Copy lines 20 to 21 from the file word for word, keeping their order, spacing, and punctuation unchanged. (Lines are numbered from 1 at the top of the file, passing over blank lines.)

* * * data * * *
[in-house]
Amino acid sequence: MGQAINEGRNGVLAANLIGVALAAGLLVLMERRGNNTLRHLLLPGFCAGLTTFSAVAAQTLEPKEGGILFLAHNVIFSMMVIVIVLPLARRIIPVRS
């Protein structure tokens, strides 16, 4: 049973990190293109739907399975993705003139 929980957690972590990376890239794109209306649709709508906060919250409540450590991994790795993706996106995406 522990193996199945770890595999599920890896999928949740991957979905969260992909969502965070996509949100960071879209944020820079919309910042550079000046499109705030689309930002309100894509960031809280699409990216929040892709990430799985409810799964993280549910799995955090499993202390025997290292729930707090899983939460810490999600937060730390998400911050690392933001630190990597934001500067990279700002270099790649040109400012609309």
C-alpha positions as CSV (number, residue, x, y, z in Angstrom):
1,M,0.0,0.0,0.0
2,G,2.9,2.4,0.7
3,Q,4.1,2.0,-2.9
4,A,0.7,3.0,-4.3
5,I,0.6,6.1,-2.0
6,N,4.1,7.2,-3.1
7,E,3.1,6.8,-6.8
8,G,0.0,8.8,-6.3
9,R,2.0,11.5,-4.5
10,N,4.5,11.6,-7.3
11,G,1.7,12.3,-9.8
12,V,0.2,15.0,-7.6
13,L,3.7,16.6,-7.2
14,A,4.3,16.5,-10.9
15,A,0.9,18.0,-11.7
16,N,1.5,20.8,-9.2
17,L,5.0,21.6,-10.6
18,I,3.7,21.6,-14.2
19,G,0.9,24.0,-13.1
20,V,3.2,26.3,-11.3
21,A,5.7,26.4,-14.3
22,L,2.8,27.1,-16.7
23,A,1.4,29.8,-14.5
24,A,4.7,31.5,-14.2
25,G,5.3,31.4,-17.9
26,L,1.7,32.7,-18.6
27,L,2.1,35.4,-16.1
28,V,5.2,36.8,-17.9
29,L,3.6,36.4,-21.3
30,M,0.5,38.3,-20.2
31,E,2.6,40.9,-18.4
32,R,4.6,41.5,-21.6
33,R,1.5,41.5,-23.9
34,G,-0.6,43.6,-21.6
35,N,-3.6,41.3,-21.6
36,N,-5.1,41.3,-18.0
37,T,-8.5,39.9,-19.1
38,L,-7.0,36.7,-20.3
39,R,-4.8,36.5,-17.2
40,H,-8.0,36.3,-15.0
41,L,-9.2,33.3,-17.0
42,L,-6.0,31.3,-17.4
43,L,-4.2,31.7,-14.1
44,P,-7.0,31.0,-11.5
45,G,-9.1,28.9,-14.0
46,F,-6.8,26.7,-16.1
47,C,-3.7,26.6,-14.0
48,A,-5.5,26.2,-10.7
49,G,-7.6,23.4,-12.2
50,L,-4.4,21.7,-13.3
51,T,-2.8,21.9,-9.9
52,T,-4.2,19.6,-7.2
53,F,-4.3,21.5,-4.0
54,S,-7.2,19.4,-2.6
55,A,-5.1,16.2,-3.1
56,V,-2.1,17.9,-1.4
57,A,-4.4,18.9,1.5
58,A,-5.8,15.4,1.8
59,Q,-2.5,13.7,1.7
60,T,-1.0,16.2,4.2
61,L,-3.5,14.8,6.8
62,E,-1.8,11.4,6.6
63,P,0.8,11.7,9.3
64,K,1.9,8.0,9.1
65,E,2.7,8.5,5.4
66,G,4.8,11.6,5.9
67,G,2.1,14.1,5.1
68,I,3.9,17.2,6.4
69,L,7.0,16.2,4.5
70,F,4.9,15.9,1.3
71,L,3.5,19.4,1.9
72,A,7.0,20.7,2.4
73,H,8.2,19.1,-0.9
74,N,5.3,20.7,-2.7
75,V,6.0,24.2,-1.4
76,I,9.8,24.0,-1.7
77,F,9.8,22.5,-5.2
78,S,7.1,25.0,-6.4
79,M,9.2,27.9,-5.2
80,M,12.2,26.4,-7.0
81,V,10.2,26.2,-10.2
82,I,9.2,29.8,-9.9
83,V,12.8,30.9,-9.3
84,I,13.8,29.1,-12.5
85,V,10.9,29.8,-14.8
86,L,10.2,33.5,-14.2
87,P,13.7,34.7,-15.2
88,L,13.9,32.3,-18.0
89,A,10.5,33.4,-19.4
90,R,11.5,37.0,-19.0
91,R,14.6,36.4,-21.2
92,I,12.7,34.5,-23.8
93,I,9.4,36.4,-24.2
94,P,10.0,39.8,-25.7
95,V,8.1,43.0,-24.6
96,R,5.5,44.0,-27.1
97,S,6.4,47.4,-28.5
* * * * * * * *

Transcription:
16,N,1.5,20.8,-9.2
17,L,5.0,21.6,-10.6